Each year, Dr Phil Daughtry, the Head of the School of Humanities and Social Sciences, writes a series of Lenten reflections which he shares with the staff of Tabor Adelaide. Phil has a PhD focussing on Karl Rahner and his spirituality of silence, and he has a particular research interest in youth spirituality. If you are interested in hearing some more of his reflections, let us know and we will post them on the blog.
Yesterday I had a conversation with a colleague about the invisible people. The context was a discussion about specialist youth programs in schools for students who are neither ‘gifted’ nor ‘challenged’, neither high-achieving nor disengaged. One of these young people, in year nine, had disclosed to my colleague a perception: ‘no-one notices when I’m not here’.
Last Friday I stood in the queue for drinks at what I call ‘the football’ (soccer to most Australians) in front of me were several adults and one young person aged about 10 or 11 years. After ten minutes or so the young person reached the counter but the adult serving looked straight over his head and asked the two mature-age women behind what they wanted. I interrupted this transaction and pointed out that the child at the counter had not yet been served. The adults apologised and one of them said ‘well-spotted’ – it was as if this person who had been standing in front of them for the last ten or fifteen minutes had suddenly and mysteriously materialise.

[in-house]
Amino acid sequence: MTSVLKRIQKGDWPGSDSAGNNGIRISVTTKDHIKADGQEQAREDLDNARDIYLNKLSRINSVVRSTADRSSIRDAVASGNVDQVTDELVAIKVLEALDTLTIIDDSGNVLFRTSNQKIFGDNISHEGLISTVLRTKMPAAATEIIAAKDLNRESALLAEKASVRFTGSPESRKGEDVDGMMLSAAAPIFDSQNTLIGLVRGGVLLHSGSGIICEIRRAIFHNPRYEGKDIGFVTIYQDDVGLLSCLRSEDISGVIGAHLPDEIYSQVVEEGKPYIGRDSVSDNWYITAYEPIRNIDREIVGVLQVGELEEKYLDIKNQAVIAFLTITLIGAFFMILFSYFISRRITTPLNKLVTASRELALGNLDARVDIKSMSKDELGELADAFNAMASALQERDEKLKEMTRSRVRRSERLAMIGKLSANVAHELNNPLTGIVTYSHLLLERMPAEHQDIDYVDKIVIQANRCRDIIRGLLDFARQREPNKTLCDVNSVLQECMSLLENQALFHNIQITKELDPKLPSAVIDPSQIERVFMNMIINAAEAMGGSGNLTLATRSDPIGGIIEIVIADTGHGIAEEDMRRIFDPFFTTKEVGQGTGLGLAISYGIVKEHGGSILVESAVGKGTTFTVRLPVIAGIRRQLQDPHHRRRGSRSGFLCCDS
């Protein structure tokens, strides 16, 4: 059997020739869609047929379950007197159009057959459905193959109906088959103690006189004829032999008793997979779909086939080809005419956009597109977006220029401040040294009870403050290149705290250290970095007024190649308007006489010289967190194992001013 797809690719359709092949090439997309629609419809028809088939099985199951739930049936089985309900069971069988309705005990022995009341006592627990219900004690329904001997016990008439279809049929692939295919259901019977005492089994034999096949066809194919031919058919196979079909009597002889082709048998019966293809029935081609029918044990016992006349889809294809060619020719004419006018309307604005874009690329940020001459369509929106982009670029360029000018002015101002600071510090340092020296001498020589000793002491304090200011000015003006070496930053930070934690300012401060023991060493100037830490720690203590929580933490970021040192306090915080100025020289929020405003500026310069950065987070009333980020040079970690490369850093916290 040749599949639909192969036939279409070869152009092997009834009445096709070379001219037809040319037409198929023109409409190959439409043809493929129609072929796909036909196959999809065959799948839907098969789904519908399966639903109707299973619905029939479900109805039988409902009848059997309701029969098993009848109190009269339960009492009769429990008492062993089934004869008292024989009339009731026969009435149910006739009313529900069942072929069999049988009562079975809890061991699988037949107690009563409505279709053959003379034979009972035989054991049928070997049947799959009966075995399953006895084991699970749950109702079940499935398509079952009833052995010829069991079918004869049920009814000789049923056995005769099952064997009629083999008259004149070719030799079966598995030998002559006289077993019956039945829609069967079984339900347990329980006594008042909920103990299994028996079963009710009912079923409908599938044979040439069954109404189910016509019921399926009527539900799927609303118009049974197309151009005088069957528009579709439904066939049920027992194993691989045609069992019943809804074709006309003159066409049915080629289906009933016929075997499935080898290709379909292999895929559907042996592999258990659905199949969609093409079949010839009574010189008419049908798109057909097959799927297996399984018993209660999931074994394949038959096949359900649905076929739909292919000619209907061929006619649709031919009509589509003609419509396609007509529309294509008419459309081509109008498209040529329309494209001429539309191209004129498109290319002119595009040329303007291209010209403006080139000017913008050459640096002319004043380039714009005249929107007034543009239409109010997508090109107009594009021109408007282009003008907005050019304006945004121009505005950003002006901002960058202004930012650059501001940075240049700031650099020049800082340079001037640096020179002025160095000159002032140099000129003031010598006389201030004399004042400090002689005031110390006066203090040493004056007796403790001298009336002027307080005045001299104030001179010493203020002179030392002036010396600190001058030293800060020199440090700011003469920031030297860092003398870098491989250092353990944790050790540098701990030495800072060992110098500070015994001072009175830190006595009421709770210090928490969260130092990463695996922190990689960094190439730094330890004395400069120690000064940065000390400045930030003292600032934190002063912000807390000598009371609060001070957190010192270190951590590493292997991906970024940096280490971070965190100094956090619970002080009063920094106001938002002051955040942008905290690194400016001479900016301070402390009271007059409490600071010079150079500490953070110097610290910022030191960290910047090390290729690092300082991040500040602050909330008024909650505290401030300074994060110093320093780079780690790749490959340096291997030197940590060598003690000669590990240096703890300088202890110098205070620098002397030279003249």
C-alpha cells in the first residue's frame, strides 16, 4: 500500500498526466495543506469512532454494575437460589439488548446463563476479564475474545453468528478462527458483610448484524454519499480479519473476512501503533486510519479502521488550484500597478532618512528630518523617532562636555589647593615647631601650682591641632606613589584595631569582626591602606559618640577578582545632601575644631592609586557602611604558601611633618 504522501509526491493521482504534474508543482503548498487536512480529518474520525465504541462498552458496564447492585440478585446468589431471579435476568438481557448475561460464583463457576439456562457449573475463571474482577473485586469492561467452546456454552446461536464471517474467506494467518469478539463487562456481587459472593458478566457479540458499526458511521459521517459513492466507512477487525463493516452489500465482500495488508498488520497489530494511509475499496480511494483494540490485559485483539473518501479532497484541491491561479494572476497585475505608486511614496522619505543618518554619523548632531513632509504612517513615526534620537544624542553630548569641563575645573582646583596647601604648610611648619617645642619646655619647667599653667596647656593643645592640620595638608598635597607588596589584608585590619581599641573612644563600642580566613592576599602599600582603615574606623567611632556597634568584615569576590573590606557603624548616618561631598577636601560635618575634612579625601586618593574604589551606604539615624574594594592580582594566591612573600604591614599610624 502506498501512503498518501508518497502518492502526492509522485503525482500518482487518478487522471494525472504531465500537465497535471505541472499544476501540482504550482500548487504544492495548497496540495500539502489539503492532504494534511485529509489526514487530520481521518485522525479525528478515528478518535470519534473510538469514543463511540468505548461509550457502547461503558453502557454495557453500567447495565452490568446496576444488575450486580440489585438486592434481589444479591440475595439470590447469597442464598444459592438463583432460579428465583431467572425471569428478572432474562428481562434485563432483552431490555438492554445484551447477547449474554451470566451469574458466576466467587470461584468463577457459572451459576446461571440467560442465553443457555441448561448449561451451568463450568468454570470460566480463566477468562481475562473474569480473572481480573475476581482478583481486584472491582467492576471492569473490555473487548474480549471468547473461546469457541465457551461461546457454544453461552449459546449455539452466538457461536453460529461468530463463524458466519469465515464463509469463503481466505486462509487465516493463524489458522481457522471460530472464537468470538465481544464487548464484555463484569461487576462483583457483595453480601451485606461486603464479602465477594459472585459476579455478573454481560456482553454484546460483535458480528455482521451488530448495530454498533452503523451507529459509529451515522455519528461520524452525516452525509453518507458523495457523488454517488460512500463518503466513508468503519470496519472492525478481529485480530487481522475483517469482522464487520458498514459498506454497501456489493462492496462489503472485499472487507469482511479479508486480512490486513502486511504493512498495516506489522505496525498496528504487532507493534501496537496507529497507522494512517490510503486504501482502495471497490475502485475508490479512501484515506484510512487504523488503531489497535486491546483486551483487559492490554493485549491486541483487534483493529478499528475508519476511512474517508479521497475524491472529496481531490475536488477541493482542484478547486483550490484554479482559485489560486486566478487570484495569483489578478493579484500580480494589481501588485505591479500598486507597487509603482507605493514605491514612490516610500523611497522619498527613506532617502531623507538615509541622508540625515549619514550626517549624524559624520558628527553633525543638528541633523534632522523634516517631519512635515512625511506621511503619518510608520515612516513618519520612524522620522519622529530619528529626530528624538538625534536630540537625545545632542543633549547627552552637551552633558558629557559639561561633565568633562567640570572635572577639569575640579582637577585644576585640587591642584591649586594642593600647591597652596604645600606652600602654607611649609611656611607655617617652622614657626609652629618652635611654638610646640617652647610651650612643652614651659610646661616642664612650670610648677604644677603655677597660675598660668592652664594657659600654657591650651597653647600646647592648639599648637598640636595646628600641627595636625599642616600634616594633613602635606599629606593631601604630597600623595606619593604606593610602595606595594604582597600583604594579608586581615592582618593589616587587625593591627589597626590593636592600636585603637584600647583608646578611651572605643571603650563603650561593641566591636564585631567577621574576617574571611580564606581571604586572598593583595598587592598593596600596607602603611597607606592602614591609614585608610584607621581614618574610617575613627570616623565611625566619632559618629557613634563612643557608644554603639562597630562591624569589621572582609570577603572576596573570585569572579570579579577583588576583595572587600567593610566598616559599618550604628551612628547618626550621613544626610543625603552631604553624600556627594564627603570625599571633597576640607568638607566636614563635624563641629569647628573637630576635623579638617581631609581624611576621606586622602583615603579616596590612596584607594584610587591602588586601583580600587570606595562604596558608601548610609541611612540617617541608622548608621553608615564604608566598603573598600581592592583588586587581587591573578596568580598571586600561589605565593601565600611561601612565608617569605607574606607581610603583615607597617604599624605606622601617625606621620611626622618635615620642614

One of my favourite lines in scripture is the verse: ‘God calls those things that are not as if they were’ (Romans 4:17). God makes visible the invisible and dignifies values and makes much of what many of us overlook, consider unimportant and/or simply do not register.
I’m not sure how many contacts Jesus would have had if Linked-in had been available to him at the time but one does suspect that his network profile would include some unlikely choices.
For God so loved the world that he noticed us and also helps us to see those others who are shielded in plain sight from public view.
Ah, this is the grace of our Gospel, the meaning of our joyful sacrifice and the journey through Lent and into the surprise and wonder of the resurrection – that we too may see and call those things that are not and embrace the sacred life that is resonant in the ordinary, invisible and supposedly mundane.